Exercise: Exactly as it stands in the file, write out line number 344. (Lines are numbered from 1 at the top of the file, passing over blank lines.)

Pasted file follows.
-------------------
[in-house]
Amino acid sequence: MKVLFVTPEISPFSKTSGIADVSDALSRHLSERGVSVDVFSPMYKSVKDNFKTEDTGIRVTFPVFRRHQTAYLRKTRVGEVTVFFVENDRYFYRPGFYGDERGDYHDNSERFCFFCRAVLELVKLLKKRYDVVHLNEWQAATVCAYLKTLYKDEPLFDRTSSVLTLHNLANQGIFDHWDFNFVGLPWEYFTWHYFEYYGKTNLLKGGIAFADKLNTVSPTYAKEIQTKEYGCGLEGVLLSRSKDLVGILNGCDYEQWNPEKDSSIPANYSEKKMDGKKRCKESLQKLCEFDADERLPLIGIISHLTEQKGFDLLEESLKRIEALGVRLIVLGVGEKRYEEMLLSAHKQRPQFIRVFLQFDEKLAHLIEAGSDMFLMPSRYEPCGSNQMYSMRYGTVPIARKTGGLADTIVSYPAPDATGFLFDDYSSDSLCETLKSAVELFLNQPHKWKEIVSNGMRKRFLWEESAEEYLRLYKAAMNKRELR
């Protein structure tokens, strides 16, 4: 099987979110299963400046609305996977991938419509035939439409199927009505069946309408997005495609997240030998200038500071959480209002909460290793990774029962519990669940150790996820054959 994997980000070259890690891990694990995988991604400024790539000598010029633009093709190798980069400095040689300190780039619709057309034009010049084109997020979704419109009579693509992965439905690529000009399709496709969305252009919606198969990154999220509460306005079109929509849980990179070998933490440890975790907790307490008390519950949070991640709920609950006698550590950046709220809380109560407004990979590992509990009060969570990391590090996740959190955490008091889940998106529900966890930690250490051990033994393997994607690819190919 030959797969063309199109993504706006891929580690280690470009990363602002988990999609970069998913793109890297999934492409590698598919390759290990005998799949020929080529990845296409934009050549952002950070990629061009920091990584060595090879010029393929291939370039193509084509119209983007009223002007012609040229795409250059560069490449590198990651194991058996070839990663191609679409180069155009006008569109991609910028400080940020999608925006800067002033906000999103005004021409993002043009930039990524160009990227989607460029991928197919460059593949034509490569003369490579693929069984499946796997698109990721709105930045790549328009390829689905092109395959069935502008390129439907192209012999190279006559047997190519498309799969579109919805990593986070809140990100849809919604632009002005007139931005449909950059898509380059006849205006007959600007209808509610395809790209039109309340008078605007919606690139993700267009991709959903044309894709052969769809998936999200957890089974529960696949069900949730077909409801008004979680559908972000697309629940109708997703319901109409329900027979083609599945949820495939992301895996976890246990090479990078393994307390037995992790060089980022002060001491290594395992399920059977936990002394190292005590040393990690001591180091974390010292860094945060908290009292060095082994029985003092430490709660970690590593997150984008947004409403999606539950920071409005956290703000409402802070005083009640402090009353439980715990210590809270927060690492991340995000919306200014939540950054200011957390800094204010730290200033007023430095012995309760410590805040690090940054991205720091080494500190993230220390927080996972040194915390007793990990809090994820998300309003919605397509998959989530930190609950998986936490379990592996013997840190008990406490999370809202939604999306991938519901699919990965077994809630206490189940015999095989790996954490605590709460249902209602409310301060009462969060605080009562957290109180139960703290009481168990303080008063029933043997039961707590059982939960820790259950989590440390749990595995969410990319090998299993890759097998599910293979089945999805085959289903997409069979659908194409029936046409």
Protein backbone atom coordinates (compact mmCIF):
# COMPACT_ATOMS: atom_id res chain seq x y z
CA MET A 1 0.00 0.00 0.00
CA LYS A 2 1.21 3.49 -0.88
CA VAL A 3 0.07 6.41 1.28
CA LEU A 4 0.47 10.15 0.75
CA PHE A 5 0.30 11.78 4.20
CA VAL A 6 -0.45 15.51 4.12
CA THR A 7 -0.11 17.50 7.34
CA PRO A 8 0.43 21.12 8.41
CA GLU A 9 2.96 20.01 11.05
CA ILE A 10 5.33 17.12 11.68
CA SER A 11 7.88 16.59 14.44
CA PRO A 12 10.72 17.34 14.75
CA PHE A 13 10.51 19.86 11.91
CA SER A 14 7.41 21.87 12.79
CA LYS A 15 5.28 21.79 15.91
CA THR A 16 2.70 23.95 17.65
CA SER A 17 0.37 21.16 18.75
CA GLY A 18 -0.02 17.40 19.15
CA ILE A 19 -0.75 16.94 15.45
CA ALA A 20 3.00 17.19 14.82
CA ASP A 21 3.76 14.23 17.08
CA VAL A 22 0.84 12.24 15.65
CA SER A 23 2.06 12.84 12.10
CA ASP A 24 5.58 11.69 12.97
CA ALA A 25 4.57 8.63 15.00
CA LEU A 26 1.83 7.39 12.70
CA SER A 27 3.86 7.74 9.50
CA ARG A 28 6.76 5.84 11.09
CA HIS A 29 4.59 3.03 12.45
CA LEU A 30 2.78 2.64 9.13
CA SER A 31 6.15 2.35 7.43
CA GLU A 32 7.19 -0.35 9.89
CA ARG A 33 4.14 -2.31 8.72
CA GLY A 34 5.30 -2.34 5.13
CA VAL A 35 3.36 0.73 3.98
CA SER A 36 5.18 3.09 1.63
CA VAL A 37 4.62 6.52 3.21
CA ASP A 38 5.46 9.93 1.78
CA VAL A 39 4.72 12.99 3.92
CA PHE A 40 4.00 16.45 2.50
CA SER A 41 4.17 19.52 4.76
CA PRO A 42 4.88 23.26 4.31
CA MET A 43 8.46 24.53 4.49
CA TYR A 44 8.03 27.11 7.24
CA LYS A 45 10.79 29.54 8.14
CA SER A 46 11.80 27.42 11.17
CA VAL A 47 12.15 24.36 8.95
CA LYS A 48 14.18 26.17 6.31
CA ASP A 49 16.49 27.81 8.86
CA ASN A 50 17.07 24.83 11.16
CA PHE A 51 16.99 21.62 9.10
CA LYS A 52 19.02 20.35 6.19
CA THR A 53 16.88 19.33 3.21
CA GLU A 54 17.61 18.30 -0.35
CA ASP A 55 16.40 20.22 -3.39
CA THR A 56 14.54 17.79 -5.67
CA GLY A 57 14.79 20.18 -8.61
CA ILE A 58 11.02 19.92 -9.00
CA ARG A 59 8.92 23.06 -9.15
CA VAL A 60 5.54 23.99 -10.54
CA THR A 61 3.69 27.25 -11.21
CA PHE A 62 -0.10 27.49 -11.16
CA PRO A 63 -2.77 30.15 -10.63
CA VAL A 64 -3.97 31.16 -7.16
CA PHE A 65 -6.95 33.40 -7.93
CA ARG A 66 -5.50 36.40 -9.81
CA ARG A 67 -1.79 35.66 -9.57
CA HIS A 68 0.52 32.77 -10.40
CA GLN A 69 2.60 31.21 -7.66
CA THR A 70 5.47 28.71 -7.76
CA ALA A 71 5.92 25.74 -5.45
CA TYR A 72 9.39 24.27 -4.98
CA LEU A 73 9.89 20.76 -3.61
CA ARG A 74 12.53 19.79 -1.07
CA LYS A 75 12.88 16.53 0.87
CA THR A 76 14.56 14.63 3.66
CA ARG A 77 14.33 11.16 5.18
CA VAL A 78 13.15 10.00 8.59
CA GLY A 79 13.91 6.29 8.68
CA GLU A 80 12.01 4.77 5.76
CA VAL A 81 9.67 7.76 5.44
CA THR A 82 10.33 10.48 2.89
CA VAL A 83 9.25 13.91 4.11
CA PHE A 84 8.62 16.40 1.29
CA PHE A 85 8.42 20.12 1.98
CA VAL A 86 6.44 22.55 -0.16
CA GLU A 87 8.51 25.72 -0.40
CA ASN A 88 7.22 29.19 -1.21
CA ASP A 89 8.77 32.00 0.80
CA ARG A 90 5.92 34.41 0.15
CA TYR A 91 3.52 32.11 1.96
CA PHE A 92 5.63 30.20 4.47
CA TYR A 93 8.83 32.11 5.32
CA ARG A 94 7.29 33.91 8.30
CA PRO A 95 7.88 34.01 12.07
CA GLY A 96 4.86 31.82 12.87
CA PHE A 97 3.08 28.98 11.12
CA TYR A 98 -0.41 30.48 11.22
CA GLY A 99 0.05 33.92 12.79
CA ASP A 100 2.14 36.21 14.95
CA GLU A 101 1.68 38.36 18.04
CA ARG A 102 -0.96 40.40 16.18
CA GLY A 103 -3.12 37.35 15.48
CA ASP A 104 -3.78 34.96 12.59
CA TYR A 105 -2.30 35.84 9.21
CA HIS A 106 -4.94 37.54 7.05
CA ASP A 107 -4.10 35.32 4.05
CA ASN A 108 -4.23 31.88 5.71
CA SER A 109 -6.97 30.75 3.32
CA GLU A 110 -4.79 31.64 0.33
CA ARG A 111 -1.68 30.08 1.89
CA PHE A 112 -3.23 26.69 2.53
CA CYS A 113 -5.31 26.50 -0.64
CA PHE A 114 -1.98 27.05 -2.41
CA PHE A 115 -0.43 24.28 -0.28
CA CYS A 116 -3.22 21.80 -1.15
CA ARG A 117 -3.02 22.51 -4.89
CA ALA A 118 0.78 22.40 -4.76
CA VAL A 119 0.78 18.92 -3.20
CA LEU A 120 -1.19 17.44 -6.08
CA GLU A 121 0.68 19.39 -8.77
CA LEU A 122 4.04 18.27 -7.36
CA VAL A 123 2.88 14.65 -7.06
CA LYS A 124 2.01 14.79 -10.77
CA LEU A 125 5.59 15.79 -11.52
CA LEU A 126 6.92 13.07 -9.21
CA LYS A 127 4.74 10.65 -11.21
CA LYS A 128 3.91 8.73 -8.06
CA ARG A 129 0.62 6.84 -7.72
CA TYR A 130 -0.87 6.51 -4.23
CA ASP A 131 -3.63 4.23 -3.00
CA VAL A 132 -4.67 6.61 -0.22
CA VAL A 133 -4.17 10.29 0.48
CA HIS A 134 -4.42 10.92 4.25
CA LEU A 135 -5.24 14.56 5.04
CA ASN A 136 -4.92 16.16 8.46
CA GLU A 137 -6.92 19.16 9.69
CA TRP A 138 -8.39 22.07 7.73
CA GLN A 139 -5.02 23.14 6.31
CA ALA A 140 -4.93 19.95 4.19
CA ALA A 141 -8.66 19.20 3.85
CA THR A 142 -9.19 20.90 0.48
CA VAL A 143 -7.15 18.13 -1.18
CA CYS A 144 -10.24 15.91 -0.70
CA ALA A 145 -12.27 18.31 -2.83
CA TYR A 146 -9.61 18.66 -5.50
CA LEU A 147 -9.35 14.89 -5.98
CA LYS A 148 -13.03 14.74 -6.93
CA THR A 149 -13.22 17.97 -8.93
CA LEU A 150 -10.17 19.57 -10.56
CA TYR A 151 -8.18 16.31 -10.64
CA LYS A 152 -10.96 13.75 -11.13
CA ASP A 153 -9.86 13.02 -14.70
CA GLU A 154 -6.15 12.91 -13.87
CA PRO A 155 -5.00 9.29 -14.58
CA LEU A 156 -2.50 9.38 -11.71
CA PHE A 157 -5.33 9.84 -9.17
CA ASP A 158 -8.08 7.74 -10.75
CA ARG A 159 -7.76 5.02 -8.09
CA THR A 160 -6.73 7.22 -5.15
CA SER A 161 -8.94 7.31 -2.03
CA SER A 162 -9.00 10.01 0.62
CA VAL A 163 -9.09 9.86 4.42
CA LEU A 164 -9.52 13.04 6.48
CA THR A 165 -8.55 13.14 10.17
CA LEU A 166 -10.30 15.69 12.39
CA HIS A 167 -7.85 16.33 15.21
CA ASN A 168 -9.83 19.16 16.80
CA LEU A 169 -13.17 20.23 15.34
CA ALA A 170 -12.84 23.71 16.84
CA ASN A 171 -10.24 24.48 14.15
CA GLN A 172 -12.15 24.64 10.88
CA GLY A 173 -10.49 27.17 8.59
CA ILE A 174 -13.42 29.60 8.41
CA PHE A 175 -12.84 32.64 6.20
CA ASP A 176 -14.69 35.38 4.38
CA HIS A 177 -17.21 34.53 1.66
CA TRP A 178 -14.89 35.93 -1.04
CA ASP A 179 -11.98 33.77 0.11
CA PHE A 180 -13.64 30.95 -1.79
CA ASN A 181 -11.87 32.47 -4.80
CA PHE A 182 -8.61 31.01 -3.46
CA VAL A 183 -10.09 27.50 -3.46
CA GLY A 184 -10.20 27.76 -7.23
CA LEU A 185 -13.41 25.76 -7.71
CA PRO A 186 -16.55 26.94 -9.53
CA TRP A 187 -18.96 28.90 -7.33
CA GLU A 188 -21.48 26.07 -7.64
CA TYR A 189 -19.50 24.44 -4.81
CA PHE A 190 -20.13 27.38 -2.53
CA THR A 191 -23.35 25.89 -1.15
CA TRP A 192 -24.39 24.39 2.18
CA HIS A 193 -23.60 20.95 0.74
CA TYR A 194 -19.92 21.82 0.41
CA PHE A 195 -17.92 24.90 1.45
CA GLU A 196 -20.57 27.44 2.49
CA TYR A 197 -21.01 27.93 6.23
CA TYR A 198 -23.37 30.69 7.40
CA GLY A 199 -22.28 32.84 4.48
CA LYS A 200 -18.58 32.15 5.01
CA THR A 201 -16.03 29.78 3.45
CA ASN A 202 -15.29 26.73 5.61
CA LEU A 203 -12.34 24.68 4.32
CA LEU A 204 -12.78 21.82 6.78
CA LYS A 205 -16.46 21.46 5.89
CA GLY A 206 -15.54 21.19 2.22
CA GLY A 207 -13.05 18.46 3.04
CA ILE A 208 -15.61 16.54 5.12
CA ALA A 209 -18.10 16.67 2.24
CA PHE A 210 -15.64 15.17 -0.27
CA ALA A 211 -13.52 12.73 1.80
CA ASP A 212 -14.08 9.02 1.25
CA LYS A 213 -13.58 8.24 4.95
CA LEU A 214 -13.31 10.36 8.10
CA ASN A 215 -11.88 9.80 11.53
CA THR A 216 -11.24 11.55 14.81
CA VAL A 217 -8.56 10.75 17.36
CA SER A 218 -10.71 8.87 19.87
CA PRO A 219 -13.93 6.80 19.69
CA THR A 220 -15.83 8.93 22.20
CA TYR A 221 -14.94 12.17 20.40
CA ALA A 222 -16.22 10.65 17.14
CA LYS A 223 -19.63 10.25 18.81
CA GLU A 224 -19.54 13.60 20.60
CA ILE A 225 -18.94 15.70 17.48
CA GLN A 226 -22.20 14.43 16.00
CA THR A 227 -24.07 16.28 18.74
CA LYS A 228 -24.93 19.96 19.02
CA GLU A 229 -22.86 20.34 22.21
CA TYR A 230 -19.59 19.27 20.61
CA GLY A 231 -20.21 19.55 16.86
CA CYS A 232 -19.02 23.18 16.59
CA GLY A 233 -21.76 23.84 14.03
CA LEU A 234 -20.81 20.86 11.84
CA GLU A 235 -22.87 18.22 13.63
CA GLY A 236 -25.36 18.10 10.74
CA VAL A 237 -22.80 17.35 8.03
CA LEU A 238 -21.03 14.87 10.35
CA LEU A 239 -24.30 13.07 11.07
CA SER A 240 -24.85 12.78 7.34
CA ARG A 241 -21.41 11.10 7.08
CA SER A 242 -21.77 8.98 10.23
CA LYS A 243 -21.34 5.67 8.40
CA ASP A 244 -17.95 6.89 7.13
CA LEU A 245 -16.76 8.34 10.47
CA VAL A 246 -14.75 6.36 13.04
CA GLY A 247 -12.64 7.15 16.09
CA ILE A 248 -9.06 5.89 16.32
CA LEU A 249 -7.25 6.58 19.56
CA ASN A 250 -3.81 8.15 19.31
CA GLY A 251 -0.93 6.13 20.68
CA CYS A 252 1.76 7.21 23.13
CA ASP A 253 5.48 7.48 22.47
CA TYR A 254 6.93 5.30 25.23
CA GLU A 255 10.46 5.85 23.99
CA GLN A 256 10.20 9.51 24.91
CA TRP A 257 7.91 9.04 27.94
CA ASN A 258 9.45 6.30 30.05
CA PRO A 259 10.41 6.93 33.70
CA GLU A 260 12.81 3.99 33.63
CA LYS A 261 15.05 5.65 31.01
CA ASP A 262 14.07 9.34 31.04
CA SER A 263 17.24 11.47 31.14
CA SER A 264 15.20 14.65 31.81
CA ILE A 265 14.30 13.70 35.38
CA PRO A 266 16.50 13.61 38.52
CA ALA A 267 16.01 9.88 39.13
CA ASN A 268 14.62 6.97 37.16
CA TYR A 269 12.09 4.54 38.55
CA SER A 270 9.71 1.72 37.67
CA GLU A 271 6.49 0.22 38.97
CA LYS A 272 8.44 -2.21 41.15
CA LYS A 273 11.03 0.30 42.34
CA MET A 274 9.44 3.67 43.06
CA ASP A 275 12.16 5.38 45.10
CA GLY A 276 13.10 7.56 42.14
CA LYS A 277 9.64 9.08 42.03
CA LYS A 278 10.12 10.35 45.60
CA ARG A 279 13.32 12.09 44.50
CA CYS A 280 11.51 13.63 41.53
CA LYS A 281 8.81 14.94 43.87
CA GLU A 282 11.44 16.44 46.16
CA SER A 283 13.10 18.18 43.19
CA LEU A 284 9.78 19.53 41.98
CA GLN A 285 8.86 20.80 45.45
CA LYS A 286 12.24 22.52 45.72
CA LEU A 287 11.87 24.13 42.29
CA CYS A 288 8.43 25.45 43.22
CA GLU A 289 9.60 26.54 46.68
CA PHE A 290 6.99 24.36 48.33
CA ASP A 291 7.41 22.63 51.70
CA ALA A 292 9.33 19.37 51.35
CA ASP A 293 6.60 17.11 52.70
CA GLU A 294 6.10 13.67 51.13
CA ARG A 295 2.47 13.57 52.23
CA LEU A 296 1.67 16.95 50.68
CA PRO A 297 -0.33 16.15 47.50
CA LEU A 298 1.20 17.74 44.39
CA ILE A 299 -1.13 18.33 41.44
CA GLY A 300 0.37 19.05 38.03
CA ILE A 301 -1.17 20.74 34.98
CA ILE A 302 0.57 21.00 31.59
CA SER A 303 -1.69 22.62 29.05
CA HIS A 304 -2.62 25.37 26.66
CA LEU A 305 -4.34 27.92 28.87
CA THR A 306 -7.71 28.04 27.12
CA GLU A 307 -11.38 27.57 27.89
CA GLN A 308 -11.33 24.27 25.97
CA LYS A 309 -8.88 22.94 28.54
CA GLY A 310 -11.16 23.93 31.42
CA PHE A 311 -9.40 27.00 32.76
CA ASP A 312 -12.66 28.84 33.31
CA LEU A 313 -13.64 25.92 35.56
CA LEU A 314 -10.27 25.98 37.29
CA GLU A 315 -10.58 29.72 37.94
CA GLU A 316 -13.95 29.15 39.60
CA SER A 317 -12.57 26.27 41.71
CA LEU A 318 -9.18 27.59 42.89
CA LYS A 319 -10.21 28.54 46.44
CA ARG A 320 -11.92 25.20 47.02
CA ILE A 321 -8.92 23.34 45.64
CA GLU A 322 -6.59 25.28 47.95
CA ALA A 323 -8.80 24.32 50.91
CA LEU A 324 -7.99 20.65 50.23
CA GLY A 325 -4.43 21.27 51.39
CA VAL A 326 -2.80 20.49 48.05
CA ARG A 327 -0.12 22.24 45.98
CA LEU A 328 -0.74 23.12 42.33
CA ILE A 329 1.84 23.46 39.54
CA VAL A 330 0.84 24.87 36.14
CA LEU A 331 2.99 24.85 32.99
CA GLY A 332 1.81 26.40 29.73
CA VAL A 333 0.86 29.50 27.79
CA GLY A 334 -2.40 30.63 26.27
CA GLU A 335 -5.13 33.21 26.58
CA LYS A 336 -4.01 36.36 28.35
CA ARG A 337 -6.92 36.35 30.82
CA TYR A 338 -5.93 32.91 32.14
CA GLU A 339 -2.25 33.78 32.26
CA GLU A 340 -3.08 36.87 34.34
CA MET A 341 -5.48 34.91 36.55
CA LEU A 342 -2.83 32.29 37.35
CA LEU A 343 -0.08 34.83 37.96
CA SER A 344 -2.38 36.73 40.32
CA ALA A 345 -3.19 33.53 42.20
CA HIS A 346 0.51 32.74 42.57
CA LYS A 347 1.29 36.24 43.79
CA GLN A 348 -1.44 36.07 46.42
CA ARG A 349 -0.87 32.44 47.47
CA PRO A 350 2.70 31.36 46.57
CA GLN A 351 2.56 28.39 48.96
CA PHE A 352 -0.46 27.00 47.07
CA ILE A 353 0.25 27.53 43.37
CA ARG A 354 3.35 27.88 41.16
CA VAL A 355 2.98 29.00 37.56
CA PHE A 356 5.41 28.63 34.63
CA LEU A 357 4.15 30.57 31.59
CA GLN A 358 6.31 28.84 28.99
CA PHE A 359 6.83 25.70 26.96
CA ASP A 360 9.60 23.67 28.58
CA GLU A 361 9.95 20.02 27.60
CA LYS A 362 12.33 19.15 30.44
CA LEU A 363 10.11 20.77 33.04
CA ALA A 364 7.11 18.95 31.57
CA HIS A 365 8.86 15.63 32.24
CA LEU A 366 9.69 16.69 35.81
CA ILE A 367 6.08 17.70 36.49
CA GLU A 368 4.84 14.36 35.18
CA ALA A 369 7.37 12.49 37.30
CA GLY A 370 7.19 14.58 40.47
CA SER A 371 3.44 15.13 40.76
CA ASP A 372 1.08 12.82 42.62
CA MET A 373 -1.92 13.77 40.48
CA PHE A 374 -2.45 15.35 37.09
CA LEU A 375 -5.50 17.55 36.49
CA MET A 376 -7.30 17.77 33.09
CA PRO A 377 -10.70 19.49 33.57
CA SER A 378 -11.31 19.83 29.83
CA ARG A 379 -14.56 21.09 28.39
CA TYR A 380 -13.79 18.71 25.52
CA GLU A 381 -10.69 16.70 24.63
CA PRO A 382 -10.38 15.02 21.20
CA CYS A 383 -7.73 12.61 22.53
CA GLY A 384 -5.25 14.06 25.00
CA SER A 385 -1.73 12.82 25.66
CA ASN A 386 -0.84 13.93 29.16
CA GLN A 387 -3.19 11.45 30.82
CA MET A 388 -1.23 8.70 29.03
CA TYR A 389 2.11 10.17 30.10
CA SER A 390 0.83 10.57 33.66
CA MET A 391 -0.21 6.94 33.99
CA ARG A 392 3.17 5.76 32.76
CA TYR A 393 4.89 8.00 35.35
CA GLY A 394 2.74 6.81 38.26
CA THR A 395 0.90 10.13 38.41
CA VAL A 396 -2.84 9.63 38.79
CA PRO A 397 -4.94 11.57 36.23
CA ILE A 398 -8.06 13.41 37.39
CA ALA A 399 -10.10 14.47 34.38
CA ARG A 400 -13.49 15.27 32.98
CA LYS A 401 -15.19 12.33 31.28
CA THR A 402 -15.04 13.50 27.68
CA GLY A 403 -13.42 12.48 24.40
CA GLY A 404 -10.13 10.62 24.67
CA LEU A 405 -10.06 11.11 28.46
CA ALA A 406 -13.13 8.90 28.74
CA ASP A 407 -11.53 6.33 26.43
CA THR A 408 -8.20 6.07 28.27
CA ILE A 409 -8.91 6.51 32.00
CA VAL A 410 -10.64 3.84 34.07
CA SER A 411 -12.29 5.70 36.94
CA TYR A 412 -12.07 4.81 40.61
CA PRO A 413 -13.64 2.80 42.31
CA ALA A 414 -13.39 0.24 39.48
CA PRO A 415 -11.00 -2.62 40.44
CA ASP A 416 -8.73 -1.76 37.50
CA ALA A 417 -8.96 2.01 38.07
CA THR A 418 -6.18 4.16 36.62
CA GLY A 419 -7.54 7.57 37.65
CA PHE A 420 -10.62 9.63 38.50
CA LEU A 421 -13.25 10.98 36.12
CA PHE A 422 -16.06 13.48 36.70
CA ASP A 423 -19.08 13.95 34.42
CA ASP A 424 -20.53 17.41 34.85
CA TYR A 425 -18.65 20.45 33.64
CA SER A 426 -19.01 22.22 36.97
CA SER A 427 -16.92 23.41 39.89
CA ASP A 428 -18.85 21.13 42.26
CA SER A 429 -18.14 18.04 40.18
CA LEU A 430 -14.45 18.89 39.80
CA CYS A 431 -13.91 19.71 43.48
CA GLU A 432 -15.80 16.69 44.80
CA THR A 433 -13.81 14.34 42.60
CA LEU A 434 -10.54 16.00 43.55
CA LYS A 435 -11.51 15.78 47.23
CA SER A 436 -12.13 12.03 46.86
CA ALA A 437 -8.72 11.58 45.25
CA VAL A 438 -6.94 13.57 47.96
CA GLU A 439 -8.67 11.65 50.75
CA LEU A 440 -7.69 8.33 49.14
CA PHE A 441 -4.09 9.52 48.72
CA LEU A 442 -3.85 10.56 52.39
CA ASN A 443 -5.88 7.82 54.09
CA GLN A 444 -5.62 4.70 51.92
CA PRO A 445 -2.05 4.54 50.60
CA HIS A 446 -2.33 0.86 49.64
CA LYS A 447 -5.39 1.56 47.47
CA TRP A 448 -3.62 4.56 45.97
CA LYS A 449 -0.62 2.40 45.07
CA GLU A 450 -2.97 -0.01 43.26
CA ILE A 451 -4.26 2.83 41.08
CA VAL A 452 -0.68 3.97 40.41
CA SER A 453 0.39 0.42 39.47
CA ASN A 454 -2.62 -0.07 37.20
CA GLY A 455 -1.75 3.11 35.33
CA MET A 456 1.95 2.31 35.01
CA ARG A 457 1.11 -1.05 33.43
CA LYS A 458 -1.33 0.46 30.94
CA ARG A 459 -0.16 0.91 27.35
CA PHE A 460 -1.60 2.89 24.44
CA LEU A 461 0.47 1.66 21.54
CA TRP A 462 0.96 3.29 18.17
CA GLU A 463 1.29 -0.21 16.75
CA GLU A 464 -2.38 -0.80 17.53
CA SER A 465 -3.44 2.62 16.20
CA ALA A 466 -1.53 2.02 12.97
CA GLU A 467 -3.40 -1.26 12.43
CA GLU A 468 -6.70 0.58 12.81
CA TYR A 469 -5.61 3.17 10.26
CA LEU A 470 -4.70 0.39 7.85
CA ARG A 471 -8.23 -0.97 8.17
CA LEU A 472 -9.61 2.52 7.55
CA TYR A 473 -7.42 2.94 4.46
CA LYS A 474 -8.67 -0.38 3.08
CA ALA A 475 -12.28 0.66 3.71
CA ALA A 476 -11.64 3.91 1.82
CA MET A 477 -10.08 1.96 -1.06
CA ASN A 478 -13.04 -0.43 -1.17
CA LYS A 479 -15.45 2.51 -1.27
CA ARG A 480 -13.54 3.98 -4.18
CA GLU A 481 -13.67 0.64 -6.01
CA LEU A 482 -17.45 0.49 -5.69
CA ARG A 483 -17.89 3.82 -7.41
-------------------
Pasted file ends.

CA GLU A 339 -2.25 33.78 32.26